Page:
CIT 042 Index > Complex Reference Example

The Problem

California USA Wrestling sponsors a “Triple Crown Championship Series” in which it gives awards to wrestlers who win three or more state-level tournaments. You can see the details here [link goes to different site].

The results from each triple crown qualifying tournament appear on a web page in varying formats; see the San Jose tournament results and the Healdsburg tournament results [these links go to a different site]. As you see, the results are categorized by weight class within age group. For the triple crown, though, we don’t care about the weight class at all. Instead, we need the results organized by tournament within age group, and we need to concern ourselves only with the winners. For each age group, we want a spreadsheet like this:

Section of spreadsheet

Since we cannot directly create an Excel file (although it is possible to directly create an spreadsheet), we will have to settle for creating a .csv file that uses tabs as field separators on each line.

Collecting the Raw Data

The first problem is to get all this data and put it in a standard format. This is not done with a Perl program; it’s fairly easy to copy the information from each web page into a text file and use regular expression find-and-replace and a small amount of hand editing to achieve the final format. You can see the San Jose text file and the Healdsburg text file here. The first line in the file is the name of the event, followed by sets of age group and style (lines starting with an asterisk). Each age group consists of a set of weight classes and winner(s) for that weight class.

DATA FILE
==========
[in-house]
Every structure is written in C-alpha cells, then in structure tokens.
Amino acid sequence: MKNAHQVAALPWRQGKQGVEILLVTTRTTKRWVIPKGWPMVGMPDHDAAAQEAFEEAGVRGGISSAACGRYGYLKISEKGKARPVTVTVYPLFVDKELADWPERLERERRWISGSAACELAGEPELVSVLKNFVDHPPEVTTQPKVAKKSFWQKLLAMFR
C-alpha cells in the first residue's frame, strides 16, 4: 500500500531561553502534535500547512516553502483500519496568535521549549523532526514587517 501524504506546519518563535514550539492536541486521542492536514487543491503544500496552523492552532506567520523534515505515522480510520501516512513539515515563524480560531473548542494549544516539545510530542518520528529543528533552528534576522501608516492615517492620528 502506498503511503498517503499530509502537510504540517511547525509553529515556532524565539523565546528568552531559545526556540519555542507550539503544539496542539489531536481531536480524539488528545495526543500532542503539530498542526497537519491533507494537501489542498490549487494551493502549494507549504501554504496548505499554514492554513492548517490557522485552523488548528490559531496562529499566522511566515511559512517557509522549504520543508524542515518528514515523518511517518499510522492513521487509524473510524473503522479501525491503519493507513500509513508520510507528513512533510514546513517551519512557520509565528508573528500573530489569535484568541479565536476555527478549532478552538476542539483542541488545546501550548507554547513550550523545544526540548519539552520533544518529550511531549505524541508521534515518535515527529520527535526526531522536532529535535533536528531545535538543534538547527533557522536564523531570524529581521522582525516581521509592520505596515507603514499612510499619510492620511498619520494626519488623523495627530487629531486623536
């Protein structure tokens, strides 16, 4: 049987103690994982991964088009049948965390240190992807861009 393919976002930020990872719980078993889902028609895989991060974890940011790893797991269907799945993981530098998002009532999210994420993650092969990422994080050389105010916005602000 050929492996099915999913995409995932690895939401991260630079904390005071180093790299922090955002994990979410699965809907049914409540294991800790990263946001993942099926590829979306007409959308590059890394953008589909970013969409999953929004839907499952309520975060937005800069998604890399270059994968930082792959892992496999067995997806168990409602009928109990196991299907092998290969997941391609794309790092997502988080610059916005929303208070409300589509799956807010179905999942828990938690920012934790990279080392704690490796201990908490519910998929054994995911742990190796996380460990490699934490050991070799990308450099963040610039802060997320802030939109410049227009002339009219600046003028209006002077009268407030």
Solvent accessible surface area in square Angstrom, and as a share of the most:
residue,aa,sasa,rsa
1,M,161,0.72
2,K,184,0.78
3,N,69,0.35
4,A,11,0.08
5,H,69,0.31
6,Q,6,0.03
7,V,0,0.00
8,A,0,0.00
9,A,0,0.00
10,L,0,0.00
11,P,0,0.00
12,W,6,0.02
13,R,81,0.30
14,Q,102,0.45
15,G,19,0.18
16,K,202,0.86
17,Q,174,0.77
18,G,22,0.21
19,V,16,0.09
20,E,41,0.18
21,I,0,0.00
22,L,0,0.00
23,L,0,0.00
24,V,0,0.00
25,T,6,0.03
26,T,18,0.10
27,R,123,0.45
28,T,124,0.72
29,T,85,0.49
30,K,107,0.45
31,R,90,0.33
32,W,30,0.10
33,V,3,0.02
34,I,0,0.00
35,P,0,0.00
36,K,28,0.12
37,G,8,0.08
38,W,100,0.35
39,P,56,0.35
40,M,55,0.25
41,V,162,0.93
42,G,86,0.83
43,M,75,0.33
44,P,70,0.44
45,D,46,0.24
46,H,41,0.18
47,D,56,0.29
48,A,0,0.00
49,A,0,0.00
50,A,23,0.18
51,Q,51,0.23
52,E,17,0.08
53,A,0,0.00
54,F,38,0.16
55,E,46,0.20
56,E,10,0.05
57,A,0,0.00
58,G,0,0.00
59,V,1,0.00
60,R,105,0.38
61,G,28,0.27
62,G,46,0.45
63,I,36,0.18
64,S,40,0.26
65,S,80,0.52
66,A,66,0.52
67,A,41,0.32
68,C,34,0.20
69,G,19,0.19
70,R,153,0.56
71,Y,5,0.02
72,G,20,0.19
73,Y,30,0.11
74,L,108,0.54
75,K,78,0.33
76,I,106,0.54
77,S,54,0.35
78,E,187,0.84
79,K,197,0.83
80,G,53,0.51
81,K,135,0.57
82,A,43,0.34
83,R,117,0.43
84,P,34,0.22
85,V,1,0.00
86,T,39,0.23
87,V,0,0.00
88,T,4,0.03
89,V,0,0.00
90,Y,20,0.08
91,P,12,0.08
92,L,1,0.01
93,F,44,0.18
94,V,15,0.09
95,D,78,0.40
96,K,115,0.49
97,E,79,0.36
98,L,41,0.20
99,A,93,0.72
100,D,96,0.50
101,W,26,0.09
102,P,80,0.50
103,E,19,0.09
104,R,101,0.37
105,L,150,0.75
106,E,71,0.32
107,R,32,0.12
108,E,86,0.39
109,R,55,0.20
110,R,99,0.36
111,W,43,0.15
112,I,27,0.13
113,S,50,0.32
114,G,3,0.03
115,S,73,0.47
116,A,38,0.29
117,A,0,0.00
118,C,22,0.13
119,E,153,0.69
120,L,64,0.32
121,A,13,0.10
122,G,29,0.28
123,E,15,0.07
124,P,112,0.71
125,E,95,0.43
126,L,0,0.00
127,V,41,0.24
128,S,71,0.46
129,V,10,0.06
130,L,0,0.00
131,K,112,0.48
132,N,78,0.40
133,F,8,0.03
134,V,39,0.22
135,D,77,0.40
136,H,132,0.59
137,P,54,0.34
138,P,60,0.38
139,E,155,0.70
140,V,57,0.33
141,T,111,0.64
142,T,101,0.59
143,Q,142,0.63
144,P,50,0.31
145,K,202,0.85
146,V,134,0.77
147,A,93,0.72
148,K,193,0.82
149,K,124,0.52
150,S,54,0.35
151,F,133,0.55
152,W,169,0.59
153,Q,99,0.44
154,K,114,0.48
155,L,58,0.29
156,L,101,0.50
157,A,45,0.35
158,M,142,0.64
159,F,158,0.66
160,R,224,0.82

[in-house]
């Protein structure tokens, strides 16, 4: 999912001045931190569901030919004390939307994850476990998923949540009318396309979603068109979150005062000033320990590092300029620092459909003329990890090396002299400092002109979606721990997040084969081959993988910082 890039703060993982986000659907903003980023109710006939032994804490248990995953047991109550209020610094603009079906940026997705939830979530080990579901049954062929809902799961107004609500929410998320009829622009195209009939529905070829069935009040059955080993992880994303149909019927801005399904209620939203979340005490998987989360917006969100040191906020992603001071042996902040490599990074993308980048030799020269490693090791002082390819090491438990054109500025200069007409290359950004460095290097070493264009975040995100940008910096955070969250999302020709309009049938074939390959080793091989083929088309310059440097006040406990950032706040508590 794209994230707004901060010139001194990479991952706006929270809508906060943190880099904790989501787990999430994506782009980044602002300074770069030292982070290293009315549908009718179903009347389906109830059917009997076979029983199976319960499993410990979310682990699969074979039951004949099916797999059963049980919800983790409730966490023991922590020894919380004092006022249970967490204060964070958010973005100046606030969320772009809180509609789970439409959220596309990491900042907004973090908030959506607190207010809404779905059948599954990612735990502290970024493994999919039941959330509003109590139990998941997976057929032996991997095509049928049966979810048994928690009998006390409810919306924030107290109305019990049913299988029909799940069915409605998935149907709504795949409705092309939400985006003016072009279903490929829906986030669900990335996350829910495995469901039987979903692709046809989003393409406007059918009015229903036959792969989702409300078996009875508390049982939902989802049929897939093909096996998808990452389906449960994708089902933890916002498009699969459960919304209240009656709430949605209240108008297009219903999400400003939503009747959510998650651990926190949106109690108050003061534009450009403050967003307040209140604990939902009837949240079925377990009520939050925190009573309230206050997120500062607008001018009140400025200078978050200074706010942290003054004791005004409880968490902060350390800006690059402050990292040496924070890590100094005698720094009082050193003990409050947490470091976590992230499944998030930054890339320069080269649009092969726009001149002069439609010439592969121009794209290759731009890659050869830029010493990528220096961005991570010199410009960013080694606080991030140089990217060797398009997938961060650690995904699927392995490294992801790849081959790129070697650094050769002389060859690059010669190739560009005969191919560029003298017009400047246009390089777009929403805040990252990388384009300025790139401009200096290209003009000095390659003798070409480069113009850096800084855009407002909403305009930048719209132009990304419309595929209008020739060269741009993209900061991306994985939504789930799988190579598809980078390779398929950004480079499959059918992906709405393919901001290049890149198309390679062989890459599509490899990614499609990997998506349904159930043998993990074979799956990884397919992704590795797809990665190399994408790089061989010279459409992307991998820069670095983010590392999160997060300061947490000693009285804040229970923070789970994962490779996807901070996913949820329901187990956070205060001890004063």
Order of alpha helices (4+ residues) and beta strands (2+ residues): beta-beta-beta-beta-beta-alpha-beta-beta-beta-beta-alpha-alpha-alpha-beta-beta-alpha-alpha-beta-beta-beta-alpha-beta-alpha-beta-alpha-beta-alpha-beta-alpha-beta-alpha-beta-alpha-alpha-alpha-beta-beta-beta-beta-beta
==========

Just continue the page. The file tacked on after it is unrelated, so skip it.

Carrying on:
By adding the asterisks, we split the input into two easily identifiable types of lines. If a line begins with an asterisk, it’s an age group and wrestling style. If it begins with 1., possibly with leading spaces, it’s the name of a first place winner. All other lines can be ignored.

The Data Structures

From the spreadsheet, it becomes clear that the data hierarchy, from top down, is age group, event, competitor. The program creates two data structures to hold this information.

The %events hash is a hash of arrays. The key is an age group name, and the value is an array of the event names for that age group. The two files shown above produce this hash:

%events = 
  'Midget' => ['SCVWA Folkstyle',
                'CMWA Folkstyle'],
  'Novice' => ['SCVWA Folkstyle',
                'CMWA Folkstyle'],
  'Cadet' => ['SCVWA Folkstyle'],
  'Schoolboy' => ['SCVWA Folkstyle',
                   'CMWA Folkstyle']

The more complex data structure is %info, which is a hash of hash of arrays. The key to the main hash is an age group, and the value is another hash. This second hash uses a string in the form lastname:firstname:team as its key, and has an array of events in which that person has participated. This array is kept by number corresponding to the position in the @{%events{$age_group}} so that the program doesn’t need to duplicate the event names. Here is a portion of the %info hash from the two sample files:

%info = (
  'Midget' => {
                'Klee:Paul:Windsor' => [1],
                'Prasad:Kyle:Healdsburg' => [1],
                'Colunga:Nicholas:Central Catholic' => [0],
                'Reynolds:Austin:Fullon Outlaw' => [1],
                'Longo:Michael:Cal Extreme' => [1],
                'Reyes:Lance:Central Catholic' => [0]
  'Novice' => {
                'Hendrickson:Adam:Healdsburg' => [1],
                'Brannum:Austin:Xtreme' => [0],
                'Ramos:Tabitha:BAM' => [1],
                'Cattaneo:Guiliano:Windsor' => [1],
                'Hill:Preston:Buchanan' => [0],
                'Linton:Cody:Vacaville' => [0,1],
  'Cadet' => {
               'McCovey:Roger:' => [0],
               'Poteete:Nathan:' => [0],
               'Rios:Ruben:' => [0],
               'Aragon:Everette:' => [0],
               'Stebbins:Travis:' => [0],
               'Arias:David:' => [0]
  'Schoolboy' => {
                   'Amandoli:Lee:Valley' => [1],
                   'Perlhutter:Jeff:Petaluma' => [1],

Generating the Output

Each entry in the main %info hash (age group) generates a new file. For each file we do the following: After outputting a line containing the headers, iterate through the %{$info{$age_group}} hash. Each entry in that hash represents the win/no-win record for a single competitor, and creates a new line in the output file.

Download the Code

The file contains the Perl code and several sample data files.